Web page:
Over the years I found myself thinking about what it would be like working from home. Dreaming of getting up in a morning, not having to think about getting dressed or commuting to the office. It had a certain amount of appeal. The thought of no distractions from the general noise and activity that a manufacturing environment has – BLISS.
Well, in January I got the opportunity to work for myself from home. I couldn’t wait to churn through my workload, have an hour for lunch and still have time for my hobbies. The reality is not what I imaged it would be.
It is great working from home, being your own boss, prioritising your own workload and day. Even getting up and not having to leave the house is great. But there is also a down side, for me anyway. At first I found it very difficult to not get distracted – I’d settle down to work, after 15 minutes I’d be hoovering or putting a wash load in, oh I can just get the beds changed quickly, you get the idea. So by the time 5 o’clock came around I had hardly done any actual work! It was so alien to me because I have always worked really hard, put extra hours in when needed and got through tonnes of work. How is this not happening now, without the distractions?
Some of my friends tell me ‘think of the money’ and you will be motivated to get on with it. The problem is I have never been motivated by money – it has always been pride in the work I do. So whilst I have to earn enough to pay the bills, it’s not giving me that focus I need.
So after the first week of distractions, I decided to make sure my day was structured. I started each day checking my emails, social media sites and posting any interesting articles I came across. Then I did any domestic stuff that I knew would distract me. I set my alarm for 8am, once the alarm went off I made myself sit down and work solid for 1 hour with no distractions. I had a break while I had my cuppa and breakfast for about 15 minutes, then back to work and I worked this way throughout the day. Whilst I was less distracted I still didn’t feel I was actually achieving enough for the hours of work I put in.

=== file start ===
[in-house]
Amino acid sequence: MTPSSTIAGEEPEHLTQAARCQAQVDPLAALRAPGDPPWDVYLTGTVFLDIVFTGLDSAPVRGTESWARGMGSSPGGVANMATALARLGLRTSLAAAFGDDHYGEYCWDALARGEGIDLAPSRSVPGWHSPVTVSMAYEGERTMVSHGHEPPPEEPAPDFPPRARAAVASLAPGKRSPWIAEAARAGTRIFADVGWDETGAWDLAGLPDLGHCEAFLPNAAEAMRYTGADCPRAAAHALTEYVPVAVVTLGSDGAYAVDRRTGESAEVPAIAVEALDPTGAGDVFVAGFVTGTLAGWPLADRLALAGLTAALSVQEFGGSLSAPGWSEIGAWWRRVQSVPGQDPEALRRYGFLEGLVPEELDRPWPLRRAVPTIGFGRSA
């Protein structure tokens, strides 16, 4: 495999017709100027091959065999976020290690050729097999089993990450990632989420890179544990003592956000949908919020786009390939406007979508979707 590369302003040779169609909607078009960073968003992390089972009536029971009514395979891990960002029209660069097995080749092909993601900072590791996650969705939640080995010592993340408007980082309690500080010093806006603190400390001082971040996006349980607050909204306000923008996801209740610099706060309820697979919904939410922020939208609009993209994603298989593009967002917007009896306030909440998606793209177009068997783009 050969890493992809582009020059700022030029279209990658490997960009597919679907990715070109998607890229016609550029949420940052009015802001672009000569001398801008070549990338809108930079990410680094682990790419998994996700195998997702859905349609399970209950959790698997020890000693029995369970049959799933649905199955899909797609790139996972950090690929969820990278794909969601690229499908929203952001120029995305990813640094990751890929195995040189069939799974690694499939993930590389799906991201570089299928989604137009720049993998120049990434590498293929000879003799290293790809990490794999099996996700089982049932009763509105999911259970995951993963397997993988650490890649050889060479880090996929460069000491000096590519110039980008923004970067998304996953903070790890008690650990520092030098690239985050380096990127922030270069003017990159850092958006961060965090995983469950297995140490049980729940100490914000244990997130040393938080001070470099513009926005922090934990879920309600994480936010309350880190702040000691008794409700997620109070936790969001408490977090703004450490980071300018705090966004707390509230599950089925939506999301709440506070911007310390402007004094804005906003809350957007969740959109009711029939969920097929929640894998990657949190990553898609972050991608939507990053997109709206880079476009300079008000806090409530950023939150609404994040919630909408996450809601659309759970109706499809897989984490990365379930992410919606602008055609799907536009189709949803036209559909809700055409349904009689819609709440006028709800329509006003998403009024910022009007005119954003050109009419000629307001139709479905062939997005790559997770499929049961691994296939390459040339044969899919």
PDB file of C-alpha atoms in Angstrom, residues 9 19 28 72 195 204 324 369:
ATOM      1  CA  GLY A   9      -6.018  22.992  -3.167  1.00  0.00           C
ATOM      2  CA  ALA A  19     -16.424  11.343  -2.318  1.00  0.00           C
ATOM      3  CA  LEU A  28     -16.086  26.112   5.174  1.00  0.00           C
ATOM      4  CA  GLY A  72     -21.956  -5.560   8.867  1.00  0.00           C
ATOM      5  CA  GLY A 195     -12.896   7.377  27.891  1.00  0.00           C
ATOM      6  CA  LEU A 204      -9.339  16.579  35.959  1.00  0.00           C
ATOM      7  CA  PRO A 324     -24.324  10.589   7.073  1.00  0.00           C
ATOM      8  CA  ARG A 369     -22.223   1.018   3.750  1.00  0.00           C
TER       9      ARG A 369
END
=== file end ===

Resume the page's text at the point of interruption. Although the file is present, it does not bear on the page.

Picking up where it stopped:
I was getting increasingly frustrated (which is not like me), while I was chatting with my husband about my frustrations (others would maybe call it whining!), it came to me that when I work with clients I tell them to have a ‘to do list’ written at the end of each day so that when they start the next day they have a clear objective. Always starting with the job they don’t want to do first. Kind of silly that I didn’t follow my own advise really…..
Week 3 – much better. I plan my day in advanced, book my client visits around my best telephone time when possible and by 5 o’clock I feel content that I have achieve my daily goals and enjoyed the benefits of working from home. It is now a set routine that gives me the structure I need but with some flexibility.
Worse part of working from home is you can’t call in and say ‘it’s snowing, I can’t get in today’. But for me the benefits far out weight the negatives. So my advise to you would be try and have a structured day, get rid of the distractions before you start work and keep to your schedule where you can.
Good luck if you are also giving it a go working from home and let me know how you have got on.